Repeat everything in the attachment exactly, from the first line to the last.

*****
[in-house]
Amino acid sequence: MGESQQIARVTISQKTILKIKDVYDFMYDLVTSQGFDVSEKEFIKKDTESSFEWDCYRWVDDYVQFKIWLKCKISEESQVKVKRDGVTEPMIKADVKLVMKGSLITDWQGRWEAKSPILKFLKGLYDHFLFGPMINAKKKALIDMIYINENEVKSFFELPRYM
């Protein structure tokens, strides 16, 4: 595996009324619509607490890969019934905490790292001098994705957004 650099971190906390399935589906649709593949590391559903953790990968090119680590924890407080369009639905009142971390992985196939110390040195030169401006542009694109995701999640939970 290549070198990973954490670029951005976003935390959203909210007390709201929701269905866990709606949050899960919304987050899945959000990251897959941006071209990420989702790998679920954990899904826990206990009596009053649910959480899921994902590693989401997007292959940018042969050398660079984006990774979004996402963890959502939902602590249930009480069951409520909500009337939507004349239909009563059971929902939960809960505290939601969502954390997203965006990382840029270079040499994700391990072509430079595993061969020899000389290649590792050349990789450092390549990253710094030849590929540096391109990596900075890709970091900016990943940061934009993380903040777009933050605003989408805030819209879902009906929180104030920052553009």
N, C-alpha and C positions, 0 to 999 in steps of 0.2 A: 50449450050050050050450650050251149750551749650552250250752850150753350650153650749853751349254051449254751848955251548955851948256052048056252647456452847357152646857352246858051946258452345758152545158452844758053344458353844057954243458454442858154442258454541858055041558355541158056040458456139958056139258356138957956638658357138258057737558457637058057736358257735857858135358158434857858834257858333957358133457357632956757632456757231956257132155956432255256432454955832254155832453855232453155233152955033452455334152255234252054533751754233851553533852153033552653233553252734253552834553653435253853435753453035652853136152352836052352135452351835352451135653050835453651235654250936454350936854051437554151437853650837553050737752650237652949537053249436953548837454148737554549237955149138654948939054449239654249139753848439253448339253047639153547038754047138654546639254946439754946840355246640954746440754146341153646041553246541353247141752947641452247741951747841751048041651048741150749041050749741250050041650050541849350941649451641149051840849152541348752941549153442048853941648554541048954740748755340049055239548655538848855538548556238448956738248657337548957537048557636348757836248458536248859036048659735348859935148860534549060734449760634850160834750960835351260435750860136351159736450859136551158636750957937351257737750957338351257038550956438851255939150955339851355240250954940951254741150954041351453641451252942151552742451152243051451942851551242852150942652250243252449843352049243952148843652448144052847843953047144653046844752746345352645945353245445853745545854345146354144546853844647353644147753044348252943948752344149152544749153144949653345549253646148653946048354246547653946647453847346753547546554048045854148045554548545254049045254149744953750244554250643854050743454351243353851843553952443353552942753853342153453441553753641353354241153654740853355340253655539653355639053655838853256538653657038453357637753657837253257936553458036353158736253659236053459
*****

[in-house]
Amino acid sequence: MGESQQIARVTISQKTILKIKDVYDFMYDLVTSQGFDVSEKEFIKKDTESSFEWDCYRWVDDYVQFKIWLKCKISEESQVKVKRDGVTEPMIKADVKLVMKGSLITDWQGRWEAKSPILKFLKGLYDHFLFGPMINAKKKALIDMIYINENEVKSFFELPRYM
């Protein structure tokens, strides 16, 4: 595996009324619509607490890969019934905490790292001098994705957004 650099971190906390399935589906649709593949590391559903953790990968090119680590924890407080369009639905009142971390992985196939110390040195030169401006542009694109995701999640939970 290549070198990973954490670029951005976003935390959203909210007390709201929701269905866990709606949050899960919304987050899945959000990251897959941006071209990420989702790998679920954990899904826990206990009596009053649910959480899921994902590693989401997007292959940018042969050398660079984006990774979004996402963890959502939902602590249930009480069951409520909500009337939507004349239909009563059971929902939960809960505290939601969502954390997203965006990382840029270079040499994700391990072509430079595993061969020899000389290649590792050349990789450092390549990253710094030849590929540096391109990596900075890709970091900016990943940061934009993380903040777009933050605003989408805030819209879902009906929180104030920052553009």
N, C-alpha and C positions, 0 to 999 in steps of 0.2 A: 50449450050050050050450650050251149750551749650552250250752850150753350650153650749853751349254051449254751848955251548955851948256052048056252647456452847357152646857352246858051946258452345758152545158452844758053344458353844057954243458454442858154442258454541858055041558355541158056040458456139958056139258356138957956638658357138258057737558457637058057736358257735857858135358158434857858834257858333957358133457357632956757632456757231956257132155956432255256432454955832254155832453855232453155233152955033452455334152255234252054533751754233851553533852153033552653233553252734253552834553653435253853435753453035652853136152352836052352135452351835352451135653050835453651235654250936454350936854051437554151437853650837553050737752650237652949537053249436953548837454148737554549237955149138654948939054449239654249139753848439253448339253047639153547038754047138654546639254946439754946840355246640954746440754146341153646041553246541353247141752947641452247741951747841751048041651048741150749041050749741250050041650050541849350941649451641149051840849152541348752941549153442048853941648554541048954740748755340049055239548655538848855538548556238448956738248657337548957537048557636348757836248458536248859036048659735348859935148860534549060734449760634850160834750960835351260435750860136351159736450859136551158636750957937351257737750957338351257038550956438851255939150955339851355240250954940951254741150954041351453641451252942151552742451152243051451942851551242852150942652250243252449843352049243952148843652448144052847843953047144653046844752746345352645945353245445853745545854345146354144546853844647353644147753044348252943948752344149152544749153144949653345549253646148653946048354246547653946647453847346753547546554048045854148045554548545254049045254149744953750244554250643854050743454351243353851843553952443353552942753853342153453441553753641353354241153654740853355340253655539653355639053655838853256538653657038453357637753657837253257936553458036353158736253659236053459